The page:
Library of Congress event gathers trailblazers to review pubcasting’s achievements

Print More

Shawn Miller/Library of Congress

Jim Lehrer, Cokie Roberts and Dick Cavett were among the panelists at the Library of Congress event Friday.

WASHINGTON — Important figures from the first 50 years of public broadcasting celebrated its role in democratizing information in a series of discussions at the Library of Congress Friday.

Librarian of Congress Carla Hayden said the repository has always considered public broadcasting content a vital part of its collection. “We took to heart a study 20 years ago that characterized public broadcasting as the richest audiovisual source of history in the United States,” she said.

Hayden recognized in the audience 100-year-old Henry Morgenthau, an award-winning producer at WGBH in Boston from 1955­–77. His works include the 1963 documentary The Negro and the American Promise, which featured Dr. Martin Luther King Jr. and other civil-rights leaders.

Civil rights and the inclusion of underserved communities in media emerged as topics in each of the four panels, which covered documentaries, education, public affairs and news programs and the origin of the system.

Sesame Street co-creator Lloyd Morrisett paused to compose himself several times as he recounted the historical events that contributed to the program’s creation in 1969, such as passage of the Voting Rights Act and the assassinations of King and Malcolm X. “It was a very turbulent time that strongly affected us all,” he said. “Out of all that, Sesame was born.”

Shawn Miller/Library of Congress

Former PBS talk-show host Dick Cavett appeared on a news and public affairs panel.

Sesame Street “went way beyond the letters to lessons about life … about how you treat other people of all different kinds, even if they’re not familiar to you,” said Nova EP Paula Apsell, whose two daughters, she said, “learned so much” from the program.

Showcasing the work of women and minorities in science has been a longtime priority for Nova, Apsell said. “The demographics of the country are changing, and we need to change with it.”

That includes choosing topics that address concerns of those communities. Apsell cited Poisoned Water, a Nova look at the science behind the water crisis in Flint, Mich., a largely African-American city. The episode highlighted work by “citizen scientists” pushing for improvements in the contaminated water system, she said.

“We won’t expand the percentage of minority viewers overnight,” Apsell said, “but if you’re more responsive to their needs, people will respond.”

Ordinary people telling their own stories was a unique approach for Eyes on the Prize, filmmaker Henry Hampton’s groundbreaking 1987 documentary on the civil-rights movement.

Filmmakers interviewed actual participants in that history, not academic experts analyzing events, said Clayborne Carson, a senior adviser on the production. “That was a breakthrough at the time,” he said, adding that “many documentaries now allow ordinary people to speak.”

Another public broadcasting innovation was the character-driven documentary story model. “We wanted to hear from as many people as possible as close to the subject as possible, then create a story arc,” said Margaret Drain, who helped create the history series American Experience, which premiered in 1988. “It’s something we embraced wholeheartedly.”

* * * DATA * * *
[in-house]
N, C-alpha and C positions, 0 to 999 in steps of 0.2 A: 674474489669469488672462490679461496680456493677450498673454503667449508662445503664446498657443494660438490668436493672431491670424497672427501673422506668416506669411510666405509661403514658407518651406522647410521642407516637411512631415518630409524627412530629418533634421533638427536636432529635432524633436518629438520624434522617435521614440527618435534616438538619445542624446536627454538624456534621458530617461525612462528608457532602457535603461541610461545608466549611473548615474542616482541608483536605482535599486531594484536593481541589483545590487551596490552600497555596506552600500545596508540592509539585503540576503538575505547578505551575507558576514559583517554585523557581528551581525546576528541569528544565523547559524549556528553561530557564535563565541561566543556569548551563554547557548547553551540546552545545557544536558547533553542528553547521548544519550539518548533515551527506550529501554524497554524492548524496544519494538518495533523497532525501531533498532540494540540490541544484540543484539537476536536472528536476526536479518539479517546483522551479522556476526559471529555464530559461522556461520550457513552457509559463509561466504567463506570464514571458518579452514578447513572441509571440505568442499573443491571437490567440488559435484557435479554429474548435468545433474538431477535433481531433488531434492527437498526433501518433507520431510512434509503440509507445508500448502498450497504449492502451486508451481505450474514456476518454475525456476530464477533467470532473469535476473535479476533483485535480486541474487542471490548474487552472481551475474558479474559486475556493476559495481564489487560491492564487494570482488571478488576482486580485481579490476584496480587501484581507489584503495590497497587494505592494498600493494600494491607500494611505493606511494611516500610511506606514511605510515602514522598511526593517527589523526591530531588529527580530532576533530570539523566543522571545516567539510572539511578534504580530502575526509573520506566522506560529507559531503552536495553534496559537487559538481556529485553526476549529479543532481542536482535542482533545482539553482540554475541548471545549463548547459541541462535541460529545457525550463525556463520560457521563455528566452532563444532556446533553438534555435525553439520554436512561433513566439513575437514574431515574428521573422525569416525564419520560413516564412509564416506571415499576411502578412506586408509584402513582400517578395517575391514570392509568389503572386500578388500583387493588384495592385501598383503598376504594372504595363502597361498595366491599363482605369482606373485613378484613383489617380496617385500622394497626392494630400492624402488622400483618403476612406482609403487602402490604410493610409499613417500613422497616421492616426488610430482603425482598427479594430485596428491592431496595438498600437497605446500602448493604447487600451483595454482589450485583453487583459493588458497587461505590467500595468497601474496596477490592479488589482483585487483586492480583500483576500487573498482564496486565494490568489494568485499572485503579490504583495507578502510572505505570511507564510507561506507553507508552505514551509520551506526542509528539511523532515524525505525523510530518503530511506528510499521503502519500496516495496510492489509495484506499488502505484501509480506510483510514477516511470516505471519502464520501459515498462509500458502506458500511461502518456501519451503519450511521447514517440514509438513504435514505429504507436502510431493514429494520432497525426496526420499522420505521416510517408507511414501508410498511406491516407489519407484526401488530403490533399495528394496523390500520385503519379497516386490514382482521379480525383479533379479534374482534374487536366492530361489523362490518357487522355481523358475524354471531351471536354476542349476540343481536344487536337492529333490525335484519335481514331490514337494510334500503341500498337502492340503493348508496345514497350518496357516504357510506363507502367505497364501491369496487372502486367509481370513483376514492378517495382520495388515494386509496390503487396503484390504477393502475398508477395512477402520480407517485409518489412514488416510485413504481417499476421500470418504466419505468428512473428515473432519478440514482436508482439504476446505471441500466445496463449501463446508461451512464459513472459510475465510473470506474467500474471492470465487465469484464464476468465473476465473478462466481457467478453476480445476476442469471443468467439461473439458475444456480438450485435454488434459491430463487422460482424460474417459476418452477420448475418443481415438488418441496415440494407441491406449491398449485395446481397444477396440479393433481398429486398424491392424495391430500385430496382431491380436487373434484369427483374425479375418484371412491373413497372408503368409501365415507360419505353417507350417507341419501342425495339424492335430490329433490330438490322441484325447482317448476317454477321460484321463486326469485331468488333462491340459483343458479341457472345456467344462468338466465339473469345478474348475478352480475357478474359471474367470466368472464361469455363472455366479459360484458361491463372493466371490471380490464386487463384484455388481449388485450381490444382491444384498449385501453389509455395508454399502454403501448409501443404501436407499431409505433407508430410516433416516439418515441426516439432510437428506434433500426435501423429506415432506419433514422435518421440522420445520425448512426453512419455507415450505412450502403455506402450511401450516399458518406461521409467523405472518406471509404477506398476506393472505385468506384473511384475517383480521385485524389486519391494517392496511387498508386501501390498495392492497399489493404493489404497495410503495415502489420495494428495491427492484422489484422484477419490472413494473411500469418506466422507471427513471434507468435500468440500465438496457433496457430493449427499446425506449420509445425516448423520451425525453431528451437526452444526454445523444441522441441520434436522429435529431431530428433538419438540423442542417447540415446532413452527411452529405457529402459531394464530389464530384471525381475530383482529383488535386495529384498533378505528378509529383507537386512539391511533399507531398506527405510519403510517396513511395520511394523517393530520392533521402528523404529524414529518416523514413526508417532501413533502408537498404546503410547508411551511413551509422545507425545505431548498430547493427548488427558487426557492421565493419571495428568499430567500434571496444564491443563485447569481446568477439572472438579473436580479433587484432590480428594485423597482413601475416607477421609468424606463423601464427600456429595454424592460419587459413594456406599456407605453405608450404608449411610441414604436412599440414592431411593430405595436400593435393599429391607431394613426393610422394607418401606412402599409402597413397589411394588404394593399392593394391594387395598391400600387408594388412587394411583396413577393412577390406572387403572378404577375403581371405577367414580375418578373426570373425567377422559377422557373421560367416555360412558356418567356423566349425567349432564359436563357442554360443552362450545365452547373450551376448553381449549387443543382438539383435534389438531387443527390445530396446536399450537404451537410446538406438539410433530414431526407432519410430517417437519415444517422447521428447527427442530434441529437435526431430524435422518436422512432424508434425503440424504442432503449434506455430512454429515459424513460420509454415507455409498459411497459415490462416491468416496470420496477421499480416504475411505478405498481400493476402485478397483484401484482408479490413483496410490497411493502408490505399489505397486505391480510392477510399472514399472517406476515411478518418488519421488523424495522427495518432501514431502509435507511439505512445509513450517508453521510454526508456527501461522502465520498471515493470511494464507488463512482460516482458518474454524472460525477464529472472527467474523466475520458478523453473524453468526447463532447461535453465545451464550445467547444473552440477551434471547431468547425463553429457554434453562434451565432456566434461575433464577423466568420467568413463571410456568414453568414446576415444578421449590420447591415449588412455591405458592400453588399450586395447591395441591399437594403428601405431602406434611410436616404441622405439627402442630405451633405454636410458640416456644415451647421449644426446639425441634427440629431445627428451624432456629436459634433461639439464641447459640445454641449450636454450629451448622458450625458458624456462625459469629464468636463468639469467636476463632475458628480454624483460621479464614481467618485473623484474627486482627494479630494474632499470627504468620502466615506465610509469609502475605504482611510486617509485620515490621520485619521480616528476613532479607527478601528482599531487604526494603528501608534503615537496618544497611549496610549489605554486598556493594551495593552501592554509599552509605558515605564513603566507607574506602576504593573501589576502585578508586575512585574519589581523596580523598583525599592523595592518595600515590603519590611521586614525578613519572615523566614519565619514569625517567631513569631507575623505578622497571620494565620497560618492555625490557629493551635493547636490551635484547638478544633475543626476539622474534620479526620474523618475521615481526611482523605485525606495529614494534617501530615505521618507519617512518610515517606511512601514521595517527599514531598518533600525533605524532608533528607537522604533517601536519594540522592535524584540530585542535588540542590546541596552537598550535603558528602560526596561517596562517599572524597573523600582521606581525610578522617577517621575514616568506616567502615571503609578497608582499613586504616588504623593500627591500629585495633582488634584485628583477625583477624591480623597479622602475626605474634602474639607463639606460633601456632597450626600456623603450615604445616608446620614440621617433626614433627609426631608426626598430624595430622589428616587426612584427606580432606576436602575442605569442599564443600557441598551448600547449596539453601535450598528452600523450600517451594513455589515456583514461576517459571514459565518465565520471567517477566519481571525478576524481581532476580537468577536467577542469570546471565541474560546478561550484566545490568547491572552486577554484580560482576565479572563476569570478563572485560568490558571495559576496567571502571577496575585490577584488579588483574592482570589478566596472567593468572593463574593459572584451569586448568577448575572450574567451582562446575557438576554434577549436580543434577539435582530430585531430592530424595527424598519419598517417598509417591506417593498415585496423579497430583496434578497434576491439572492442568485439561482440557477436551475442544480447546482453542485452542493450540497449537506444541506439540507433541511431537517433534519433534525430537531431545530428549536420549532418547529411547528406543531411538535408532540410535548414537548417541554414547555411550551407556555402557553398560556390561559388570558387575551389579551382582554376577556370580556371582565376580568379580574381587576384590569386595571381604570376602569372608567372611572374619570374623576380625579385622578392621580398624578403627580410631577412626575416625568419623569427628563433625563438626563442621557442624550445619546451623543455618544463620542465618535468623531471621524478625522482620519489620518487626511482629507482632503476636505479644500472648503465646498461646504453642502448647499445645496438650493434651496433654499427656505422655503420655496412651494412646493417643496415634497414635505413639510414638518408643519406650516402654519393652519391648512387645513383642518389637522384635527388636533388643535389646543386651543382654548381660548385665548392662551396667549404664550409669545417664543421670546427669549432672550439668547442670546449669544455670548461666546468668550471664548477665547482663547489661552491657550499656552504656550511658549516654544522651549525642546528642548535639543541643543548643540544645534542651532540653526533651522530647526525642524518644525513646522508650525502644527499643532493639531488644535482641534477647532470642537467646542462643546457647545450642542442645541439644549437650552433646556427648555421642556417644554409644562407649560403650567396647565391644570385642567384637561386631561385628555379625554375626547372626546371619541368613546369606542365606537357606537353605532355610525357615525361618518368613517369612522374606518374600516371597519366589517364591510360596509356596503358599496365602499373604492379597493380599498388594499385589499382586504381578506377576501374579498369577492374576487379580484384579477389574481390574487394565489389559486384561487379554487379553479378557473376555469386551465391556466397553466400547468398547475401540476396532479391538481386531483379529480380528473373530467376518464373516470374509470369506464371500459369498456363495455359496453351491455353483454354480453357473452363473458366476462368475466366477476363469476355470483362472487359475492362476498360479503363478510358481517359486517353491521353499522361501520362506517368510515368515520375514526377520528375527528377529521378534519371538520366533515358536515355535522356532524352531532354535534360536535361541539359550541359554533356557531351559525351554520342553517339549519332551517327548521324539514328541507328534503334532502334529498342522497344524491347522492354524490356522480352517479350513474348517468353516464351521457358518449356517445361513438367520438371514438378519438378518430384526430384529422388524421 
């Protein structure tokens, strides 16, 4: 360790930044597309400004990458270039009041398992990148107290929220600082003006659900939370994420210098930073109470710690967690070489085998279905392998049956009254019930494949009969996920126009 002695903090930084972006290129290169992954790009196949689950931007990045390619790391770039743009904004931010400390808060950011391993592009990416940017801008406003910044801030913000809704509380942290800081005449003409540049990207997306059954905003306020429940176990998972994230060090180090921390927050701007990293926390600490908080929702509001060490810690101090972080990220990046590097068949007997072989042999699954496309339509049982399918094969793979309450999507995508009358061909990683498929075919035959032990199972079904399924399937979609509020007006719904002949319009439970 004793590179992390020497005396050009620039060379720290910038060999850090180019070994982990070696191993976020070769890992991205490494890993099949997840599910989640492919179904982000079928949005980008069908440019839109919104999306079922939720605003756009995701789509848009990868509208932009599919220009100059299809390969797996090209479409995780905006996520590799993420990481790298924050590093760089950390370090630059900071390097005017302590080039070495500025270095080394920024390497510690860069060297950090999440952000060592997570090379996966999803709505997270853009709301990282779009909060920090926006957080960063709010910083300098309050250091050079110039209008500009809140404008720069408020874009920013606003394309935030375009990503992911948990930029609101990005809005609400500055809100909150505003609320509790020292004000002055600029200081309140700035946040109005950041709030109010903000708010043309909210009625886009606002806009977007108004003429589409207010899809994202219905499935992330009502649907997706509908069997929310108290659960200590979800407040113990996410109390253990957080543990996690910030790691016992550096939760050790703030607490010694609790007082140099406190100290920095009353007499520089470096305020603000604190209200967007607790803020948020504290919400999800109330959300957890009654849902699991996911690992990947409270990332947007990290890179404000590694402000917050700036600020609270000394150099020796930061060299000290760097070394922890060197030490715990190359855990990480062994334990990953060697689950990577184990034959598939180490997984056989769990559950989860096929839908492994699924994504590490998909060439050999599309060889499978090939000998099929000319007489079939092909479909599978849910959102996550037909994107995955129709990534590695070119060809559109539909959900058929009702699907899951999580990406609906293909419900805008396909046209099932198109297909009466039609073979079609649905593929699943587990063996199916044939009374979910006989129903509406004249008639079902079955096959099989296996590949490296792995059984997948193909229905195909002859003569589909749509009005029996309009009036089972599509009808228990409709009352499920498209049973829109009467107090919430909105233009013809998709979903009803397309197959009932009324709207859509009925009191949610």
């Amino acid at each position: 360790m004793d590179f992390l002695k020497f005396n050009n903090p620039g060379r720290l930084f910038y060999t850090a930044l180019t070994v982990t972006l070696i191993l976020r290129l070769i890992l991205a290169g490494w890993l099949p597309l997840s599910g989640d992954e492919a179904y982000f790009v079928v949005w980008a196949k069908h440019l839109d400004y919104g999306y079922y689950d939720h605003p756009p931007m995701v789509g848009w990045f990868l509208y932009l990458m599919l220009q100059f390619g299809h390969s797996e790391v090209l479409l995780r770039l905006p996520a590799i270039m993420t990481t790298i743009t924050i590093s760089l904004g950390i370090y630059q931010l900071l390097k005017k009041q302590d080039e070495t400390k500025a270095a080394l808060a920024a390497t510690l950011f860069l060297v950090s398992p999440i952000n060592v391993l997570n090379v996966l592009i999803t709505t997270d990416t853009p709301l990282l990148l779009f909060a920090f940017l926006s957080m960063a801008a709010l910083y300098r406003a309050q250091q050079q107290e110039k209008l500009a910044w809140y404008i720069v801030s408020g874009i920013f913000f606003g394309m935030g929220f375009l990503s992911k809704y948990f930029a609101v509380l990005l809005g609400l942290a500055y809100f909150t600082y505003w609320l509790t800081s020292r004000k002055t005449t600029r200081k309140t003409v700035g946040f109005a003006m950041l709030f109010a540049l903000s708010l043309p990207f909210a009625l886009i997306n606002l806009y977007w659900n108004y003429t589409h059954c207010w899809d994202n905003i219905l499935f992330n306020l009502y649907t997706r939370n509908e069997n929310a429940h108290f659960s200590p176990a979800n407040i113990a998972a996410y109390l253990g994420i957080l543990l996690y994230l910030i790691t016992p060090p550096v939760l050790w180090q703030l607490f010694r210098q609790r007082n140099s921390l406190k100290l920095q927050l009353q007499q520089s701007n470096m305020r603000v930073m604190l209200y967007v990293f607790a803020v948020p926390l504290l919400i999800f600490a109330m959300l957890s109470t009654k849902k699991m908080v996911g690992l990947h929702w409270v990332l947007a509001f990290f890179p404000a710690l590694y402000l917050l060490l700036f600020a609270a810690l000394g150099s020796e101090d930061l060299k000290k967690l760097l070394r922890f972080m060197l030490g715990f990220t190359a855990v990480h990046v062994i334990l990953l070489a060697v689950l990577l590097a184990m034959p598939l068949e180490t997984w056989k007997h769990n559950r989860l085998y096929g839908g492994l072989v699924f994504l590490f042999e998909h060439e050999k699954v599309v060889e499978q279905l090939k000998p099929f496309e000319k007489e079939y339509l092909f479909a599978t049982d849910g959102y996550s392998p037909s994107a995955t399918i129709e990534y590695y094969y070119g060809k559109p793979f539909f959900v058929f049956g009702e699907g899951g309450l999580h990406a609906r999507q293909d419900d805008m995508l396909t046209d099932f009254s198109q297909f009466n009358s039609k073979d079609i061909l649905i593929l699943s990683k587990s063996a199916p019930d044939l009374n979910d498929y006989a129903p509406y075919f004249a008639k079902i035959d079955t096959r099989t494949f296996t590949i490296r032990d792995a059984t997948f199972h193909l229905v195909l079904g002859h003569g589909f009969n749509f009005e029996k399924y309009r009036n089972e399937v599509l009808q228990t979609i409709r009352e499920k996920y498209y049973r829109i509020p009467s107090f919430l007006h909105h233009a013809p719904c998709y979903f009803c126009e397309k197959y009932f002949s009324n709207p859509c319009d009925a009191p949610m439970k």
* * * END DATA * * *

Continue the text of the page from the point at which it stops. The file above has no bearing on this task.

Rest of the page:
Public TV also distinguished itself through its coverage of the Watergate hearings in 1973 — a “watershed event” for news and public affairs on PBS, said newsman Jim Lehrer. “Up until then the stations and the public were divided as to whether we even needed” analytical evening coverage of the daily hearings, he said.

“PBS was nervous,” Lehrer recalled, so the producer, the National Public Affairs Center for Television, polled stations. But the question was asked “in a clever way. Basically, do you want to be patriotic or a jerk? And even then, we only barely won,” he said.

Lehrer recalled that his reporting partner, Robert MacNeil, noted that stations didn’t have a lot of prime-time schedule choices that summer. “He said, ‘If they don’t run the hearings, they’ll run the usual programs — English-speaking people talking and animals mating, and occasionally English-speaking people mating and animals talking,’” Lehrer said.

“Out of those hearings came the NewsHour and everything else,” Lehrer said. The popularity of the coverage “proved there was a role for news and public affairs.”

NewsHour still prides itself on reaching into diverse communities, said anchor Judy Woodruff. Recently correspondent Jeff Brown was speaking with inmates in San Quentin State Prison. He texted his colleagues that several dozen inmates thanked him for the program. “And while Jeff was in one cell doing an interview, he could hear NewsHour playing in the next cell,” Woodruff said. “We really reach people in every corner.”

“If inmates could join their local broadcasting station, that would be a wonderful funding story,” Lehrer noted.

Former PBS talk show host Dick Cavett touched on the continuing importance of public media. “It continues to be this great garden of thrilling, varied, wonderful things that are not available elsewhere on television,” he said.

“Public television is still vital to our lives,” Cavett said. “It sounds corny, but I believe it.”

“Preserving Public Broadcasting at 50 Years,” marking the anniversary of the 1967 Public Broadcasting Act, was co-sponsored by the American Archives of Public Broadcasting, a project of WGBH and the Library of Congress.

Watch an archived video here.